How do I get an Interlock Device for my car in Louisiana?

Louisiana requires installation of a breathalyzer or interlock device onto cars driven by drunk drivers as a condition for obtaining a restricted license for those convicted of DWI offenses or for those who have had their driver’s license suspended for refusing a breathalyzer test upon being arrested for DWI. It is critical to note that the device must be installed on all cars the person will be operating and is not limited to cars that they own or use for personal activities. In other words, if the person drives a company car for work the interlock must be installed on the company car. Obviously this poses a problem for many professional drivers who need to use a company car for work. The device is hooked up to the ignition switch and requires a proper breath sample before the car is allowed to start. The machine generates a report that can be monitored by the installing company  who will be able to determine if the person is impaired.  It typically a costs about $125 to install the interlock device onto a car and a monthly maintenance and calibration fee of approximately $65. The Louisiana office of motor vehicles has approved a host of device installers throughout the state. You can simply go to the OMV website and do a quick search and locate half a dozen or so companies approved to install the devices.

What is SR 22 insurance?

SR 22 insurance is really not a type of insurance. It is simply a certificate filed by your insurance company verifying that you have coverage. The “SR” in SR 22 stands for safety responsibility. SR 22 insurance is required for certain drivers who are placed into a high risk classification and is often associated with more expensive premiums. It is typically required for those arrested or convicted of a drunk driving offense. In many instances the insurance company will require that you pay your insurance premium for the year upfront before filing the certificate of coverage with the insurance commissioner. Of course, you will pay a nominal filing fee for them to do this. Normally, once imposed, the SR-22 certificate is needed for three years in Louisiana but some states require it up to five years

Can my prior DWI arrest be used against me?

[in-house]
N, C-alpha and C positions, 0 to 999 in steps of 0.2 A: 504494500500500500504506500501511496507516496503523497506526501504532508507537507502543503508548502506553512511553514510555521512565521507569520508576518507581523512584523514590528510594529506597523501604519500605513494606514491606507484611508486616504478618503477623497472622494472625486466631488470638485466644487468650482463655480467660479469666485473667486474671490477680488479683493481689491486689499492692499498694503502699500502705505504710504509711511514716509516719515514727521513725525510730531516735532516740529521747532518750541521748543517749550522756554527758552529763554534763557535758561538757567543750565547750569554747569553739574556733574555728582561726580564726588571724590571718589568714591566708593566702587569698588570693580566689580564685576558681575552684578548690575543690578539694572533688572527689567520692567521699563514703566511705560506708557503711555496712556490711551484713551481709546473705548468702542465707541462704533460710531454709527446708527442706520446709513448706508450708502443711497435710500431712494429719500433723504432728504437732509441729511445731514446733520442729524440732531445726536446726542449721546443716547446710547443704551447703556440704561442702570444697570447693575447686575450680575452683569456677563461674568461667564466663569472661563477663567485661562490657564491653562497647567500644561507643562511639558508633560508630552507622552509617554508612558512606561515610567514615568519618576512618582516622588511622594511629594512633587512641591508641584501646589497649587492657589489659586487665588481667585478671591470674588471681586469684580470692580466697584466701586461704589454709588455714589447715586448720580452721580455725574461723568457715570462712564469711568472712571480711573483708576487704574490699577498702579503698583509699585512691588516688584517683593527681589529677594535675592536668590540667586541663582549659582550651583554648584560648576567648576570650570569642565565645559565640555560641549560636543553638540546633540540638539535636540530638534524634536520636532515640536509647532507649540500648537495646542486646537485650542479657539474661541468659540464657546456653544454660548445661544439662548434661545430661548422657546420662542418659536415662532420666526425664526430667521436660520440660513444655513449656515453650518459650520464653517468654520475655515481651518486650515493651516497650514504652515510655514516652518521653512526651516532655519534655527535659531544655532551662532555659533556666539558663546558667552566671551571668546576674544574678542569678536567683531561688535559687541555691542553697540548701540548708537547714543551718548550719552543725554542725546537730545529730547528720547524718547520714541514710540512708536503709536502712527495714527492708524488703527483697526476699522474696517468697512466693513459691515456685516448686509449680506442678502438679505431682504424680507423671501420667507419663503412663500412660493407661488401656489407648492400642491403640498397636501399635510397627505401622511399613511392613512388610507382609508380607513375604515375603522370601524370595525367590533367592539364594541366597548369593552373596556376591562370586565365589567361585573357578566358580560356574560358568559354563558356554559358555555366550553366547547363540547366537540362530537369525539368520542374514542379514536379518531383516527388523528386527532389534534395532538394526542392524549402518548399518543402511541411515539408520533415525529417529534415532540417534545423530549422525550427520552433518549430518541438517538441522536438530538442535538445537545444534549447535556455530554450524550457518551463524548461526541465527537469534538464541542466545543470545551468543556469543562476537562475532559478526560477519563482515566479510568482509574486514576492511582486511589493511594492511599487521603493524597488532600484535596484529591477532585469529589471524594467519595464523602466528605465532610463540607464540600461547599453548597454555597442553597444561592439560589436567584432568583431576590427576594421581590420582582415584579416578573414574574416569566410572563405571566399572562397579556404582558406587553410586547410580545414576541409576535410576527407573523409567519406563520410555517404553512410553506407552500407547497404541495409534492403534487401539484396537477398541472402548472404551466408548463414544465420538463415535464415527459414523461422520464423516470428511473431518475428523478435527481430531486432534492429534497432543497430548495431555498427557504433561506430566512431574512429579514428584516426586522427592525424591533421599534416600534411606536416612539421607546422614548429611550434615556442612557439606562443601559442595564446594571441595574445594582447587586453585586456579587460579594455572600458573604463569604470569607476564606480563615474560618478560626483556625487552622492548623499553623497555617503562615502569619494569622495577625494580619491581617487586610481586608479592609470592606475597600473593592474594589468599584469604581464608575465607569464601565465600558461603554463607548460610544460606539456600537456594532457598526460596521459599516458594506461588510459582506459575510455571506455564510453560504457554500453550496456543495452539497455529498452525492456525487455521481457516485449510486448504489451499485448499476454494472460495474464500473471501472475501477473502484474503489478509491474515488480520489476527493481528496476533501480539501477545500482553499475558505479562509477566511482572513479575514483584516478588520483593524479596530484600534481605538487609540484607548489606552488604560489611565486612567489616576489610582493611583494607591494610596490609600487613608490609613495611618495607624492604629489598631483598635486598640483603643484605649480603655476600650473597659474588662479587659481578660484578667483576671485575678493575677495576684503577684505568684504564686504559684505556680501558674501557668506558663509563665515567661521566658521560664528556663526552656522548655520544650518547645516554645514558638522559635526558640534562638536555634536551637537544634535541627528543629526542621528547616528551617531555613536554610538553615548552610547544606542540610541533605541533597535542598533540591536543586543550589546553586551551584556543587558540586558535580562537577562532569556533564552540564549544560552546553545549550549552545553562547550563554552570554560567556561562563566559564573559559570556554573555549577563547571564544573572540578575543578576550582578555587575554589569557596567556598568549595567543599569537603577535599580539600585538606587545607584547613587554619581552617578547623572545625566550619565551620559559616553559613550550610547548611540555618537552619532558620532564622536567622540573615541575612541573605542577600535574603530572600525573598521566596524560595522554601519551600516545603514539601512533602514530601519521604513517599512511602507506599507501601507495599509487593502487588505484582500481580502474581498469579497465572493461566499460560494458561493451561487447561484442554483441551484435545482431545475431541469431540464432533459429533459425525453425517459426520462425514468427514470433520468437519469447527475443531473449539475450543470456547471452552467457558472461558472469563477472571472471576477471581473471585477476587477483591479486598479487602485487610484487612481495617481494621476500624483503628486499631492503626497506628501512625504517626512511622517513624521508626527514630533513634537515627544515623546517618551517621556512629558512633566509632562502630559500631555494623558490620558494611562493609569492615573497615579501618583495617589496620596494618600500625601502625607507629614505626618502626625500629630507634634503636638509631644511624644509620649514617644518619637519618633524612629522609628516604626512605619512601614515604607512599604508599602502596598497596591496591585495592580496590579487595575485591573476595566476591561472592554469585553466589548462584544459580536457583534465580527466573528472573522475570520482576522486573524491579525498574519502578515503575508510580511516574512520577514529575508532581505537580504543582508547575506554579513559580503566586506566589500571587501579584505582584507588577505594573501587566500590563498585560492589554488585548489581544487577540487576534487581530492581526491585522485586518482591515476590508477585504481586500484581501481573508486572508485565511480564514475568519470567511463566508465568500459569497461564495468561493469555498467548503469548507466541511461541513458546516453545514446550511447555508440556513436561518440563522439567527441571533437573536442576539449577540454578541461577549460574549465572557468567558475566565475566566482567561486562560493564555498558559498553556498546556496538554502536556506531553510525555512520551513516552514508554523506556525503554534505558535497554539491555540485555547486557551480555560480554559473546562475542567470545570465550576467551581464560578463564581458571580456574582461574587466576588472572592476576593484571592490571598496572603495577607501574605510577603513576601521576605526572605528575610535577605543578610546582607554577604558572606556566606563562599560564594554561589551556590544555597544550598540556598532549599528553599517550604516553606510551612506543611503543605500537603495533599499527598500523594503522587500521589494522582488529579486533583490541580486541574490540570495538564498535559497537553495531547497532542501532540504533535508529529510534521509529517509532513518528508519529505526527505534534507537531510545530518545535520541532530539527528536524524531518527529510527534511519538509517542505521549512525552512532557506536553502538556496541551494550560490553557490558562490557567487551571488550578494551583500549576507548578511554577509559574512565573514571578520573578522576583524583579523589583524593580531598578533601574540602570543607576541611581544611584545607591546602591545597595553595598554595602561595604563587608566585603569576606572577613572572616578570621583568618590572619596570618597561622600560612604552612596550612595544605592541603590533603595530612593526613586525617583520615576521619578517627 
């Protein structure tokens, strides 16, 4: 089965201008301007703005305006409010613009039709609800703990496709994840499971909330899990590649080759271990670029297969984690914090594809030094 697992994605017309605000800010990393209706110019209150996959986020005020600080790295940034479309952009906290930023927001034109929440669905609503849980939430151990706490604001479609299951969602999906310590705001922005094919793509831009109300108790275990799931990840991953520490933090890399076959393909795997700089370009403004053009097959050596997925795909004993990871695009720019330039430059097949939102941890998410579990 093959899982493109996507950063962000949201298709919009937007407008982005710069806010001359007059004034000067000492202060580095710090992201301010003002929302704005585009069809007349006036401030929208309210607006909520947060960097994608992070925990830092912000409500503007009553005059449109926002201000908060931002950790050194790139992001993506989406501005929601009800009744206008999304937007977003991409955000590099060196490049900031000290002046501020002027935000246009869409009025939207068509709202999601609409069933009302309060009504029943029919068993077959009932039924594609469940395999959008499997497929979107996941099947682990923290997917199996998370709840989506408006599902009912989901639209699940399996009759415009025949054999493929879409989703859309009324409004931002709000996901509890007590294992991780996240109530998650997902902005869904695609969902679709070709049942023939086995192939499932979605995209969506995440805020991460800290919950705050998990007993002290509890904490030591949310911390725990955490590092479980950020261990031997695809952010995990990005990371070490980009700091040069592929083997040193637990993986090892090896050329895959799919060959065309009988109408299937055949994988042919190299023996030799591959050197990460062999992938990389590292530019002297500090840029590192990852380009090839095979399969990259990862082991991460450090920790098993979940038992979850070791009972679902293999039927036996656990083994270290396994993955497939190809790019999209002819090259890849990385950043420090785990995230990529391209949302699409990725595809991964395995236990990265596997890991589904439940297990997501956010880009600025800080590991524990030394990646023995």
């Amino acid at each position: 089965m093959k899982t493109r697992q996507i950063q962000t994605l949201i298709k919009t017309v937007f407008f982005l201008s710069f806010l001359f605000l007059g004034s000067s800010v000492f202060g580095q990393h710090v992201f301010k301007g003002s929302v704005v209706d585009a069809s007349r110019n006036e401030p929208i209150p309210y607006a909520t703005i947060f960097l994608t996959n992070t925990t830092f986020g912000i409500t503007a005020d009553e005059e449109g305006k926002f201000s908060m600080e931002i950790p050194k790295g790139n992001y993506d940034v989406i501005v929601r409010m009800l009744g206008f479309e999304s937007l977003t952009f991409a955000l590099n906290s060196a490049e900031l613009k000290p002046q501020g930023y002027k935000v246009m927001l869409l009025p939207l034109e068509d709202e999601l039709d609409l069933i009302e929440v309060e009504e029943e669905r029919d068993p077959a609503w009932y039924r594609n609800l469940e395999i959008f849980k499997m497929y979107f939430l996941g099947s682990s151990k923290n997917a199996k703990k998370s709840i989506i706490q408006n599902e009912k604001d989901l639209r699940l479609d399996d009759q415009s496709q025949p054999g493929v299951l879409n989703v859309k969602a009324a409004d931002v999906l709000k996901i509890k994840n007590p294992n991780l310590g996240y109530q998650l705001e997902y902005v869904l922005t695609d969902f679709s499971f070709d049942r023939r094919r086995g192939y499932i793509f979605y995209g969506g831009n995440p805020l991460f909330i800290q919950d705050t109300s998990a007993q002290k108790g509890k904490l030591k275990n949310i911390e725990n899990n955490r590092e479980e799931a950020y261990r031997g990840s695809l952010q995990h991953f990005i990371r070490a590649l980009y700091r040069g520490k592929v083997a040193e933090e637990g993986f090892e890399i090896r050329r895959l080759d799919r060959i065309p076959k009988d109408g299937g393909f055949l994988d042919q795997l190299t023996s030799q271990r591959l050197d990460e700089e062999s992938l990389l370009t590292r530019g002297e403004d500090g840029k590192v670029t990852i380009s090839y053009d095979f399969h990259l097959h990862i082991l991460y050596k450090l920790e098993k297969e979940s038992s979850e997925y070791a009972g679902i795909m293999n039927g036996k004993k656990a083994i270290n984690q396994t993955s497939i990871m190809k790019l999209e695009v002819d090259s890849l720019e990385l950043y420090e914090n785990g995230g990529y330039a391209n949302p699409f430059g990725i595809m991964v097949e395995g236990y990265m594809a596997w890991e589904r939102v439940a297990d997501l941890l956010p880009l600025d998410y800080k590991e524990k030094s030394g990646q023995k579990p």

As a general rule yes- provided that the previous arrest resulted in a conviction. Simply being arrested for a DWI before does not make this a second third or fourth offense although it is not uncommon for the police to arrest you for the higher offense. In Louisiana, a prior DWI conviction can be used to make this arrest a second third or fourth offense if the conviction is less than 10 years old. At one point in time, the 10 year time period was an absolute term that compared the two arrest dates on the calendar. Now, the 10 year period does not include the period of time that you are placed onto probation. So, for practical purposes, you can use an arrest that is older than 10 years.

Also, many people mistakenly believe that an expunged DWI conviction cannot be used against them in the future. This simply is not true so long as the expunged conviction is not too old.

Is my DWI trial presented to a jury or a judge?

This will depend if you’re DWI offense is a misdemeanor or felony. If you’re being prosecuted as a third or fourth offender you are being prosecuted as a felony and you are entitled to a jury trial in Louisiana. Both would be considered a third class felony affording you the right to have your case presented to a jury of six people with all six needing to agree upon a verdict. That said, you are not required to have the case presented to a jury and could choose to waive the jury and have your case tried by the judge alone. In Louisiana there is no requirement that the state concur and having you wave the jury. But, there are some time limitations that you need to consider.  A recently enacted procedural rule now requires waiving the jury 45 days or more before a trial setting and this waiver is irrevocable.

Andre Belanger Partner André Bélanger, a graduate of Loyola University, is a highly-respected criminal defense attorney serving the people of Baton Rouge, Louisiana, and surrounding areas of Ascension Parish and New Orleans, for one of Baton Rouge’s top-25 law firms. In his 15 years of practicing law, Mr. Bélanger has handled thousands of criminal cases at both the pre-trial and trial stage, including approximately 200 trials. This trial experience includes homicide defense and prosecution, large drug conspiracies and fraud cases making Bélanger one of the few attorneys capable of handling even the largest, most complex federal cases.